And here we are in 2012, the midst of the nice, quiet season where the deluge of games slows down and we can contemplate in this less busy news cycle. It's also a great time to look back on the last year and think about what the industry at large did well and what they should perhaps be doing in the future. This was the year where Modern Warfare 3 didn't just predictably sell well, it broke entertainment records at large, and where a surprising number of your friends were probably talking about Skyrim that might not otherwise.
And today, a lot of game production teams are coming back from the holidays refreshed, reinvigorated, and ready to start creating the next unit shifter. What I've come up with is a list of ten areas where I'd love for the game industry to be thinking and exploring in the coming months as they develop the next crop of 2013-2015 releases. Nearly all are geared towards continuing to expand the gaming audience in some way. A few of these are old news, and some are my own particular interests, but that's why it's an Op-Ed and not an "Op-Everything to Everyone."
10. Explore some new points of inspiration for your music
A unsurprising number of outlets placed the soundtrack for the WB Interactive-published Bastion at the top their lists for 2011 and I think deservedly so. Instead of the usual rock or broad orchestral scores found in many big budget releases, Bastion took its cues from folk and bluegrass. And it was a match for the material, a melancholy adventure with its nameless protagonist in a shattered world.
I'm not saying the sound designers for the next crop of games need to start thinking about banjo infusion in 2014's Modern Warfare, but imagine if a game's soundtrack truly embraced the John Carpenter-esque synth elements in the Battlefield 3 menus? What kind of wonderful, odd alchemy could we see if Hans Zimmer wasn't the overriding influence and we got all-new soundscapes over the next few years?
9. Death to the QTE
I've already nearly burst a vein ranting about this, but seriously game designers: think about why you're putting a QTE in your game and figure out if you might want to do something a little more interesting, something that explores the mechanics you worked so hard to create in your gameplay. You'd be surprised what kind of curious direction you can go in when you simply wall off a toxic, unengaging, and simplistic means of gameplay and storytelling.
8. Expand and get creative with the Season Pass model
What did you guys think of these, because as something of a cheapskate, I kind of liked them a lot. This past year saw titles as diverse as Mortal Kombat, L.A. Noire, and Gears of War 3 offer a discounted DLC bundle if you got in early. Now to be fair, the—if I recall correctly—$15 price tag (or 1200 MSP) for the Mortal Kombat character pack was a little steep to be sure but bundling all of the new characters together like that was an incentive: I wouldn't have paid $3 for each of the character individually, but packing them together and telling me they were on sale... well, I'm easy like that, I guess. Likewise, Epic was savvy in offering all of their Gears DLC for a nice 2400 MSP (discounted over the holidays to 1800) and I have to imagine that telling users upfront that they'll save a third if they just commit to getting the DLC right of the bat must have grabbed some converts.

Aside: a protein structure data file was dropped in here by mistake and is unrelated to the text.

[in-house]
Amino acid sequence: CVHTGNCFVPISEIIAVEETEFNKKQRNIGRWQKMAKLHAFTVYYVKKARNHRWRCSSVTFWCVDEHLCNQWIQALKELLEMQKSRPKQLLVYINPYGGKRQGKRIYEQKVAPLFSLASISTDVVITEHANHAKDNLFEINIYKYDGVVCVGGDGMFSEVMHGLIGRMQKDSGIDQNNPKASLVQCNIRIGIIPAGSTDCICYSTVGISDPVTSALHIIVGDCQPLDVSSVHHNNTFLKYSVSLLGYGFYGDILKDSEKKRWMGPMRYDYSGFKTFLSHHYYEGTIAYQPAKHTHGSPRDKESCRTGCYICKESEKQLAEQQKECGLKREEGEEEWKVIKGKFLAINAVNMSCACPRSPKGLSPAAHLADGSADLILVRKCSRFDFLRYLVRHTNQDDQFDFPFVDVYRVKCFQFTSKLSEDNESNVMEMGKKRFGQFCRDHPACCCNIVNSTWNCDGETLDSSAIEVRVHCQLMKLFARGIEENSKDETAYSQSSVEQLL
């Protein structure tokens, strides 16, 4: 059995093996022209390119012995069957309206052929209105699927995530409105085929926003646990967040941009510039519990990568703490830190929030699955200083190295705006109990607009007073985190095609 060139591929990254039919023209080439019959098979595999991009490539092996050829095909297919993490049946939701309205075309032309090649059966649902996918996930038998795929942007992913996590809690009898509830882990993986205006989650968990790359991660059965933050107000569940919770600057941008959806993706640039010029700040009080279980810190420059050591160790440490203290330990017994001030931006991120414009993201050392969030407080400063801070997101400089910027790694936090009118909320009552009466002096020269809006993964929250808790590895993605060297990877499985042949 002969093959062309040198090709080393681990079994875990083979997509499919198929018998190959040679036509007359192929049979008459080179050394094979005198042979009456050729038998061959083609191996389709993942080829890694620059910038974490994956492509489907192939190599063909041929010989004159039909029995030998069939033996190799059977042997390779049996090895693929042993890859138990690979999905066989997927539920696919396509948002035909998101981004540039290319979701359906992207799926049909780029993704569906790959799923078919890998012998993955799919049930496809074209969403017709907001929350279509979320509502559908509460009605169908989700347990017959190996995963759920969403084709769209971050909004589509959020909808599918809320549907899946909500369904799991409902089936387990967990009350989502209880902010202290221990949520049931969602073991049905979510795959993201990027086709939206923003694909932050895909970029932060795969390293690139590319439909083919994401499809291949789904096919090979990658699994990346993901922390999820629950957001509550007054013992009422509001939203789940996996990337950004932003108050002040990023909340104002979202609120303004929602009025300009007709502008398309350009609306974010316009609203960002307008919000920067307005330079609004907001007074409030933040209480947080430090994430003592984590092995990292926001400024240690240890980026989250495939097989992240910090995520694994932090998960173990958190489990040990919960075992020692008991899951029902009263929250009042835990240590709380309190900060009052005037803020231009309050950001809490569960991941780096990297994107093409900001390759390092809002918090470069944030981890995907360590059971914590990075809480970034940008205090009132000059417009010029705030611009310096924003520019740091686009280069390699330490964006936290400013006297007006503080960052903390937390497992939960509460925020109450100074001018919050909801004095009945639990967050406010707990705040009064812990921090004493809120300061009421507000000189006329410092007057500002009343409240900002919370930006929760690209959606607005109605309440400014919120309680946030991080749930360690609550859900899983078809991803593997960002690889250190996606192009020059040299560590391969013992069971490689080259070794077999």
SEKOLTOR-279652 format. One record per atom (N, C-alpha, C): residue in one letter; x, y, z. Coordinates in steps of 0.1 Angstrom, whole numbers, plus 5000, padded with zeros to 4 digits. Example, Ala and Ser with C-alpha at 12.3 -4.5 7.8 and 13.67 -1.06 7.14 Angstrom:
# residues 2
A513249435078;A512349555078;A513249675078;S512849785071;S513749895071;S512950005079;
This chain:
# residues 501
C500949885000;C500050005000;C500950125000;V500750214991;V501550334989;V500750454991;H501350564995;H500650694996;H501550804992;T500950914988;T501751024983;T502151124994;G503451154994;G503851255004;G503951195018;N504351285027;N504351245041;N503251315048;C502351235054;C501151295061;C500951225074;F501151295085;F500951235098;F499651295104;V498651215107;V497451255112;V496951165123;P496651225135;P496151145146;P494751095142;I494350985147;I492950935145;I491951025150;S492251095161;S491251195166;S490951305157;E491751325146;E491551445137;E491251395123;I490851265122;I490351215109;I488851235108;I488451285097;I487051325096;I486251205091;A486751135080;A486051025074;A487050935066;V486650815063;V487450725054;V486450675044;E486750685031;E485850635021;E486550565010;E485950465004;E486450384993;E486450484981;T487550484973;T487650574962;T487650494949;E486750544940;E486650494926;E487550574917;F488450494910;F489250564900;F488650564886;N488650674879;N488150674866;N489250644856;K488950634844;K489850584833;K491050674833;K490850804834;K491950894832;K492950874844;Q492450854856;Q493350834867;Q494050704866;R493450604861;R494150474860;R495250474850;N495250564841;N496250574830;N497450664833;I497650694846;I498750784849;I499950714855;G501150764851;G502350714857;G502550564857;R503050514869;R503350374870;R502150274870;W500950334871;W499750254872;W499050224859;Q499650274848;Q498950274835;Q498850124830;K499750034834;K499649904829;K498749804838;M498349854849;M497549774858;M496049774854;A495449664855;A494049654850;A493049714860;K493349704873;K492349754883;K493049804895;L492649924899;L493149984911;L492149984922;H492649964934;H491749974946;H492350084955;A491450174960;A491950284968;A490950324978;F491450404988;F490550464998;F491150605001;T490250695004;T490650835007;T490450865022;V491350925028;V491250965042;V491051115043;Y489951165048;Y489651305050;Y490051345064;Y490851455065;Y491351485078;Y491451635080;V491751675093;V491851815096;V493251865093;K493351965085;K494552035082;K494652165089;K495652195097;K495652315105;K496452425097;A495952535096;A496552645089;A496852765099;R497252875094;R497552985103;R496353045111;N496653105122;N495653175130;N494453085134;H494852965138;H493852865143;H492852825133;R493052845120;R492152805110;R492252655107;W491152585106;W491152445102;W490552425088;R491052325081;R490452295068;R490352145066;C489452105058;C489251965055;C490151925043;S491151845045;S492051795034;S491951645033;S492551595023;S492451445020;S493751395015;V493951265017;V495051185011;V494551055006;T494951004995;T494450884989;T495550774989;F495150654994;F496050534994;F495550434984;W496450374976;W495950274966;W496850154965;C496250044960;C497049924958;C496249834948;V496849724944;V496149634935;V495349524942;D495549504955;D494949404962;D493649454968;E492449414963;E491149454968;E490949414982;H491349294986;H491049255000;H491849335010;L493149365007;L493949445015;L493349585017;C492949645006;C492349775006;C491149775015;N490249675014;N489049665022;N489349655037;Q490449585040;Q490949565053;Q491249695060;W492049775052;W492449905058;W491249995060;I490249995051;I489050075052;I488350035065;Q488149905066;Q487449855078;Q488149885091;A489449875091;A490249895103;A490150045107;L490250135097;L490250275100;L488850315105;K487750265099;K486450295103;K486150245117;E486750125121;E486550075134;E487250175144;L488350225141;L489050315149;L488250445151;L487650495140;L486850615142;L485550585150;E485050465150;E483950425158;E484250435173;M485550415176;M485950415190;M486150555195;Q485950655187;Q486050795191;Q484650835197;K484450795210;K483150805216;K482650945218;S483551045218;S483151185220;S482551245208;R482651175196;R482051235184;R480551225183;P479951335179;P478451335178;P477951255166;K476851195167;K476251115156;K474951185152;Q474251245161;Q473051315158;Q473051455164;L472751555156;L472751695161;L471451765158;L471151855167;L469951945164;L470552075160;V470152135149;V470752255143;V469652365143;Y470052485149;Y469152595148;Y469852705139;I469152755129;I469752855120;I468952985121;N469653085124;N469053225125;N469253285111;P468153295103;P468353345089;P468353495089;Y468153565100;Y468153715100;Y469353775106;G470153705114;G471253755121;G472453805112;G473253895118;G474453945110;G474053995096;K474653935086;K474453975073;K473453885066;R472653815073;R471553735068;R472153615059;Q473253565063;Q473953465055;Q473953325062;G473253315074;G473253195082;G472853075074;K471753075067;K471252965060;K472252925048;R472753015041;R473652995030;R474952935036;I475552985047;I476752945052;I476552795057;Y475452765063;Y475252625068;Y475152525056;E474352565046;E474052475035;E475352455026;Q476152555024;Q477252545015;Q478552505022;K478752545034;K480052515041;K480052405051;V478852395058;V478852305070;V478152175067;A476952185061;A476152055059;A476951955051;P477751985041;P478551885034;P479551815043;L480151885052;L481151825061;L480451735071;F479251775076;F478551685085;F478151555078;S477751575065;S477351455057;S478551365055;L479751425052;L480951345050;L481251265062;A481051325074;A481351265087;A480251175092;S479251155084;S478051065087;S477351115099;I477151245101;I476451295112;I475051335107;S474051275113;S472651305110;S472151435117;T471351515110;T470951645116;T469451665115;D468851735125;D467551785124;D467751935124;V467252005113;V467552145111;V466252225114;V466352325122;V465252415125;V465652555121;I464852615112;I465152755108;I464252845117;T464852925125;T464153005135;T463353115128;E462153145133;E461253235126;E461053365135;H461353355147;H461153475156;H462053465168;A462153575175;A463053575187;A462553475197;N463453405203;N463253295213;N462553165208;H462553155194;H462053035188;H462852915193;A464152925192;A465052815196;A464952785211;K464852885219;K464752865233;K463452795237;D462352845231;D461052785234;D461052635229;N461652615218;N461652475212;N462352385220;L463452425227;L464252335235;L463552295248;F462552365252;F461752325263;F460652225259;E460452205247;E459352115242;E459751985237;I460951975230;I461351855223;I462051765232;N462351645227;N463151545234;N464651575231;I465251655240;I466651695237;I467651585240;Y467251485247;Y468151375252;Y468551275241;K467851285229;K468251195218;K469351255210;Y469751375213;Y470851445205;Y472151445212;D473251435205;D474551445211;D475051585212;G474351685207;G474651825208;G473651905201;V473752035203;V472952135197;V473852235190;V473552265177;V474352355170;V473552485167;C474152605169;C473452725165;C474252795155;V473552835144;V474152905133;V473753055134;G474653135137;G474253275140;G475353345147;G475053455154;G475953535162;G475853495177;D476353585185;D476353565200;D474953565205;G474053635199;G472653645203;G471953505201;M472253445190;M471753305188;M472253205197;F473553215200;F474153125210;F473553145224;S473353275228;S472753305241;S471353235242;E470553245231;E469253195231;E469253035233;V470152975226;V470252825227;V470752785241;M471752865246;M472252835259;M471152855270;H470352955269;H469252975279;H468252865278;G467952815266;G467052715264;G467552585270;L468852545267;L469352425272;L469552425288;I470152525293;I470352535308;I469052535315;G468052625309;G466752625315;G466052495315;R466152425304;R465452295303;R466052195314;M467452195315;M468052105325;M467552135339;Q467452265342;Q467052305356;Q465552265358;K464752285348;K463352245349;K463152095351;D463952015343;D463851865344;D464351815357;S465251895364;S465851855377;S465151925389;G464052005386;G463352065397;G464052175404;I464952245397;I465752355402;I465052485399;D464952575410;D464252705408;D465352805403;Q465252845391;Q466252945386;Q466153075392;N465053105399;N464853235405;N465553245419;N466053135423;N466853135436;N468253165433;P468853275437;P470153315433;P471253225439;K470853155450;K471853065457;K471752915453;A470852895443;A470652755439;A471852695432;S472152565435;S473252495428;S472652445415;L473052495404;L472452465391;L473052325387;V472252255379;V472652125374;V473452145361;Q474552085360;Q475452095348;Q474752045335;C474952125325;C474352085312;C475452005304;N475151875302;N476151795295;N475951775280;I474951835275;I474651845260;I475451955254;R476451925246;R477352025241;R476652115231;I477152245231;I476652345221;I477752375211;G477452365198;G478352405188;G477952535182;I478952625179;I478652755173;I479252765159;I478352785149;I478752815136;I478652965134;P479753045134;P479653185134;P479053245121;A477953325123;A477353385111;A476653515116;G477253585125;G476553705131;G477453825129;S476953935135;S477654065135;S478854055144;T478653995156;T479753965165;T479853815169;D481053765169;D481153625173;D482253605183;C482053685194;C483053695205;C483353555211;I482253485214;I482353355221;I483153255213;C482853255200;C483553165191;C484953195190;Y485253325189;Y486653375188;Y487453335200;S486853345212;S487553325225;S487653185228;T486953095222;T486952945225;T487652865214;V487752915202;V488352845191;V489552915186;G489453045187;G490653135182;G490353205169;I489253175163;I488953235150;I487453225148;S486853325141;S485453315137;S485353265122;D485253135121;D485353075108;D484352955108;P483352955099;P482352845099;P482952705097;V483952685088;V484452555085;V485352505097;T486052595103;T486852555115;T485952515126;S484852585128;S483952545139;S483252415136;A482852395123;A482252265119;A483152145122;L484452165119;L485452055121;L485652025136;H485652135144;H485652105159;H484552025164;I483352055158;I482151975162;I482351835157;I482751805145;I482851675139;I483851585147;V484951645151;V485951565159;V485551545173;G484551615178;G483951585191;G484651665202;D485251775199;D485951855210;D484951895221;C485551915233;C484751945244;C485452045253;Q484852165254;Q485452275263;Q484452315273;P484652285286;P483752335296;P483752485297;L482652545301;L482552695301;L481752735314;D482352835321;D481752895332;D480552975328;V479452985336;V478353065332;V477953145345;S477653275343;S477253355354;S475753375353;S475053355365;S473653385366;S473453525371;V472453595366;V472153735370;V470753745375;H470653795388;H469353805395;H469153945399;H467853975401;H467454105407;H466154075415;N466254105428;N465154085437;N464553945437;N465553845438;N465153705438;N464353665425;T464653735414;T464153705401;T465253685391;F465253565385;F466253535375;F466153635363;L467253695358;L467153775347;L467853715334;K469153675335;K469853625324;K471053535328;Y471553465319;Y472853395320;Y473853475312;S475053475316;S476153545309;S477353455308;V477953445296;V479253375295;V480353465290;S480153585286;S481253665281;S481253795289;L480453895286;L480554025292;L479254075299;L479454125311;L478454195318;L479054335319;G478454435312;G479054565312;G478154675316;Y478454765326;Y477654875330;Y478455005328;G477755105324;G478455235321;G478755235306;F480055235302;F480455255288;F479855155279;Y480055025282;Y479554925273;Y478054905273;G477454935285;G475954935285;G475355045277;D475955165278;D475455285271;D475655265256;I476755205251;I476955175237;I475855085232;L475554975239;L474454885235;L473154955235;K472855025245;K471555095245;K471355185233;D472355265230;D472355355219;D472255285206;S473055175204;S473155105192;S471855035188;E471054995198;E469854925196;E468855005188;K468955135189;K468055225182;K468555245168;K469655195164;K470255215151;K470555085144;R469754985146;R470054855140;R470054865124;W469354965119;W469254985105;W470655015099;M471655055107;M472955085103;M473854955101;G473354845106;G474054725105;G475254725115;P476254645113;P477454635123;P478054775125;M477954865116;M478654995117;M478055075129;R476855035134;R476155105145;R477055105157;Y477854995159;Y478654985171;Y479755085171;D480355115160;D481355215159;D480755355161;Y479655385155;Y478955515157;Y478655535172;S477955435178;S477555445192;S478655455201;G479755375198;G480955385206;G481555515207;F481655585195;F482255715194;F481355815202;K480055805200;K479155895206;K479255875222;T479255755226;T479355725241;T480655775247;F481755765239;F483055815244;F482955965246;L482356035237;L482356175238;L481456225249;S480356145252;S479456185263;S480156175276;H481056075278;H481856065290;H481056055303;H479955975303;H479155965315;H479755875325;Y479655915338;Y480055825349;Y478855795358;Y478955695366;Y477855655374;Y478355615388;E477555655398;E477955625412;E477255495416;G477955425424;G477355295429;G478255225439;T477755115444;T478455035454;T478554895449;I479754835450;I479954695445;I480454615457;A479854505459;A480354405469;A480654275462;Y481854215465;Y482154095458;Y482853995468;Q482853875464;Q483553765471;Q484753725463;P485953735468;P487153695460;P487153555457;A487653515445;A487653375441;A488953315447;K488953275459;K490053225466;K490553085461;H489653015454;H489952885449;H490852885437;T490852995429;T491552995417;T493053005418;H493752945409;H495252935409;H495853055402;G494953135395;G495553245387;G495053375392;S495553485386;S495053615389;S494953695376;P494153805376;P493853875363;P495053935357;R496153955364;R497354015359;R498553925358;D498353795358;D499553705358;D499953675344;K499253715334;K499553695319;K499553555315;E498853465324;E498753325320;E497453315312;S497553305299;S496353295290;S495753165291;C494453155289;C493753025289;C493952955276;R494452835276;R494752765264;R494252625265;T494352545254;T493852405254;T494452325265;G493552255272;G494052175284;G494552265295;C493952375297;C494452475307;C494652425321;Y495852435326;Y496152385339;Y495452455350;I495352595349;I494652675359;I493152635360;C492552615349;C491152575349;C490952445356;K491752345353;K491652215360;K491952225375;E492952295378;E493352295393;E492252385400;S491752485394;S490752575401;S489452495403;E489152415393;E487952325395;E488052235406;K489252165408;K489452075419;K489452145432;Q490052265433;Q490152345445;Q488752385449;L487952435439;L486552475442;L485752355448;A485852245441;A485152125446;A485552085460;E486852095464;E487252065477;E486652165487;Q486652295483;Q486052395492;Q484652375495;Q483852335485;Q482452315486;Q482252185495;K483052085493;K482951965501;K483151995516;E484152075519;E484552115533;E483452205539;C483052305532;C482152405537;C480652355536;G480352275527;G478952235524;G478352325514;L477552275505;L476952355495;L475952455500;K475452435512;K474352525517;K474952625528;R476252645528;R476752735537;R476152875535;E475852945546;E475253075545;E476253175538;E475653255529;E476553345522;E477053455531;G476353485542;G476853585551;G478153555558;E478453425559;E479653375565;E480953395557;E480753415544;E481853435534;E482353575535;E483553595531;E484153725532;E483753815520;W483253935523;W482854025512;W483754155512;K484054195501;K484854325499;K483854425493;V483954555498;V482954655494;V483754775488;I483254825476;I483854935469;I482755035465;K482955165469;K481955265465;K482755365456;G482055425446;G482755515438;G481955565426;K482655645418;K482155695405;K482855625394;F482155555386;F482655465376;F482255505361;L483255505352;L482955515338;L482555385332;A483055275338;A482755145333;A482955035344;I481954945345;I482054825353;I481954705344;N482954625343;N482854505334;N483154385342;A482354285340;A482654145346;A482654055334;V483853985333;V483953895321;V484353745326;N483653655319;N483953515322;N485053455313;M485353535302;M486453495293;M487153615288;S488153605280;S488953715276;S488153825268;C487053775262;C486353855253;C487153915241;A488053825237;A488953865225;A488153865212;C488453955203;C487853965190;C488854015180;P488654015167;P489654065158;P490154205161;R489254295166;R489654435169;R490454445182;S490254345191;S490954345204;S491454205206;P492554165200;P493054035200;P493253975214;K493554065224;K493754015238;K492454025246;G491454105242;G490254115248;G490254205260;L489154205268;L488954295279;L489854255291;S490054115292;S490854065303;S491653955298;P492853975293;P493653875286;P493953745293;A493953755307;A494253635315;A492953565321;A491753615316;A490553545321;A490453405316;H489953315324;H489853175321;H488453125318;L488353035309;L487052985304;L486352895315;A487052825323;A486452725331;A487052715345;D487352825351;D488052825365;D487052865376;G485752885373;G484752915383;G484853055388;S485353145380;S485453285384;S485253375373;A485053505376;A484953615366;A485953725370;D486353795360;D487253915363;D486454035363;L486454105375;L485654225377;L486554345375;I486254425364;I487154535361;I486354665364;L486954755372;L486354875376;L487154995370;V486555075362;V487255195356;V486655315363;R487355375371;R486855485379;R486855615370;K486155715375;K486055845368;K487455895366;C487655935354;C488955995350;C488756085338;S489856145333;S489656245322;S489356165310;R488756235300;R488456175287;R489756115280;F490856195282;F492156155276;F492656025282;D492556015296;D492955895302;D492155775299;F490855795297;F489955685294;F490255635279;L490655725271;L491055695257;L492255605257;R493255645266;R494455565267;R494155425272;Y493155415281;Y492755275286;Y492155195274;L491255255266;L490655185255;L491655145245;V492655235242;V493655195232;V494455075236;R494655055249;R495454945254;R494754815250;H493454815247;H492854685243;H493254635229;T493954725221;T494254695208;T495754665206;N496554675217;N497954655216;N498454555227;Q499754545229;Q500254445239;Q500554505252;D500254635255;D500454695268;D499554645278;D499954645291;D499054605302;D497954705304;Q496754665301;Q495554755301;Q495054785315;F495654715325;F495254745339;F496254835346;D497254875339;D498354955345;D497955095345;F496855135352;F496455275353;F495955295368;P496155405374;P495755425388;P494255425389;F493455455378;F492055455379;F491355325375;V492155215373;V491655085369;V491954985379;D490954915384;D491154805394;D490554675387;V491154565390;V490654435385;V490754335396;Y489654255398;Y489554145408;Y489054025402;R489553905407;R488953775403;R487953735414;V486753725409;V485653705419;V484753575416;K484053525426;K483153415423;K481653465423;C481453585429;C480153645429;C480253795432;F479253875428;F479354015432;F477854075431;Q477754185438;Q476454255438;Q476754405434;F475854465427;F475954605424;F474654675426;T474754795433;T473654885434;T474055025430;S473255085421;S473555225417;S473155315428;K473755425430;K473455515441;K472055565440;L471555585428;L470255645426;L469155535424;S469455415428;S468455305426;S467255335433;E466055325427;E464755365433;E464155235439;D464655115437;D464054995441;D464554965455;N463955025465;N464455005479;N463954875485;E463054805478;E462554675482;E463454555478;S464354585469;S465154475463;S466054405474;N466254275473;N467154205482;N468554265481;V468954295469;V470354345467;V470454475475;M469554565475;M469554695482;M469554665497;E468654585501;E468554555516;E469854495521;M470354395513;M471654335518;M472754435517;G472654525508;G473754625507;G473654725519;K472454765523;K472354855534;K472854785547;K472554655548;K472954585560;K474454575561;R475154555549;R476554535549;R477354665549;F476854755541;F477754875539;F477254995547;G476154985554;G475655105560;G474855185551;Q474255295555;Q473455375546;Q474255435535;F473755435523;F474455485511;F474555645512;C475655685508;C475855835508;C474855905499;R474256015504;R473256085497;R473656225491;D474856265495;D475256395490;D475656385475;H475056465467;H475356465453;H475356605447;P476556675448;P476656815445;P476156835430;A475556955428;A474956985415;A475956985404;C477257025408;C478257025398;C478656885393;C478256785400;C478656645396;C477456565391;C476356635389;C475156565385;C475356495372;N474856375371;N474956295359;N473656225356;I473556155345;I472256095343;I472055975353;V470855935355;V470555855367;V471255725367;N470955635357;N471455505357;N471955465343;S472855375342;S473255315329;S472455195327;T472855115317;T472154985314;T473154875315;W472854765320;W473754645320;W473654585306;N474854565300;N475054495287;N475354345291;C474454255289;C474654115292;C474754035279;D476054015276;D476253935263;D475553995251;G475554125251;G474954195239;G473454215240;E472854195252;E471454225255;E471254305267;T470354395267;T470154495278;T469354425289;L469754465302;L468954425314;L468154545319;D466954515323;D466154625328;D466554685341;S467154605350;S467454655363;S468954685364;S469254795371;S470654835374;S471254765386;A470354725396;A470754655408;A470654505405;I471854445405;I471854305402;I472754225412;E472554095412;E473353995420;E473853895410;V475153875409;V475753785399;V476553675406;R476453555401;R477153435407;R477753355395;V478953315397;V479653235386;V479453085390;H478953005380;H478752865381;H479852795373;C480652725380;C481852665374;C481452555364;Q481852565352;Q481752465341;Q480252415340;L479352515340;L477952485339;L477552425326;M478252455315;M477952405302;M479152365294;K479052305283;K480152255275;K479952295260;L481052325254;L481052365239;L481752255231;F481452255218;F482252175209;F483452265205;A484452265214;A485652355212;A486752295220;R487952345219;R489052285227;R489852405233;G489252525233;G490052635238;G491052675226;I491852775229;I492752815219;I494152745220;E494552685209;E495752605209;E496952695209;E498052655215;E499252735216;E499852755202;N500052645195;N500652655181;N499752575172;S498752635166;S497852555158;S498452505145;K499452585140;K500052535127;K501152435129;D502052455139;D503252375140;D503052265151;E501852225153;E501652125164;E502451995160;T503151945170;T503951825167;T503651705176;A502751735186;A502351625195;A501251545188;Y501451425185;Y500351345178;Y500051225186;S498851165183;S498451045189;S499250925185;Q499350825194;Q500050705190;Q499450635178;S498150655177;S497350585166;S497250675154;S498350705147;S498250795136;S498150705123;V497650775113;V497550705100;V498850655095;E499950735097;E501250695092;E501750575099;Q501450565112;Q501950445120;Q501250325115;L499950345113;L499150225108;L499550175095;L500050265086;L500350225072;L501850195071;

And by "creative," I'm going to be honest and say I have no idea what this would entail. I just hope publishers will look at this like retail sales and figure out cool and interesting things to bundle in with a season pass beyond a nice chunk of DLC—maybe throw in a PSN/XBLA version of Unreal Tournament 3 with the purchase of a DLC bundle for the next Epic retail title or the original Mortal Kombat 3 with the inevitable Mortal Kombat 2.
7. Start saying "no" to the apocalypse, nukes, and zombies
I'm saying it right now: the decade of doom has passed. The last ten years have been defined with being on the brink, being afraid that someone is going to slip in a dirty bomb or that our beef with Russia or China will escalate, or that the living dead will rise up and blah, blah, blah. If we could have one present-day modern shooter without the threat of nukes or the same tired old nexus of generic terrorists or Cold War reignited bogeymen, if we could get past the fact that yeah, zombies are cool (that's why there are so many damn games about them), then I think there might be room for some new, not at all stale scenarios for the upcoming games.
Oh, and no vampires unless it's for a Darkwatch sequel, okay?
6. Figure out the promise of the cloud, already
OnLive is still attempting to carve out a niche for itself while the 360 and PS3 both have functionality now that allow you to save games and content to the cloud. Similarly, the movie industry is really pushing consumers to adopt the cloud digital copy as a feature in recent Blu-ray releases. So there's a nebulous push to figure out make the cloud a thing people should be excited about in terms of delivering content. And I'll admit, being able to take your game save from one console to another without a memory card or external drive is kind of cool but is that all it's really good for?
I'm genuinely asking here. Both Sony and Microsoft have created tiers where you can save a little bit for free and save a little bit more for a sum but I'm not sure that I'm especially excited about having my game saves hiding out on some servers which might then be a victim of, say, a pernicious hacker attack or a simple service outage. Right now it's just a simple feature and nothing anyone is trying to push on gamers, but I have to imagine there's more promise to it than simply an invisible hard drive for your stuff.
Pages: 1 2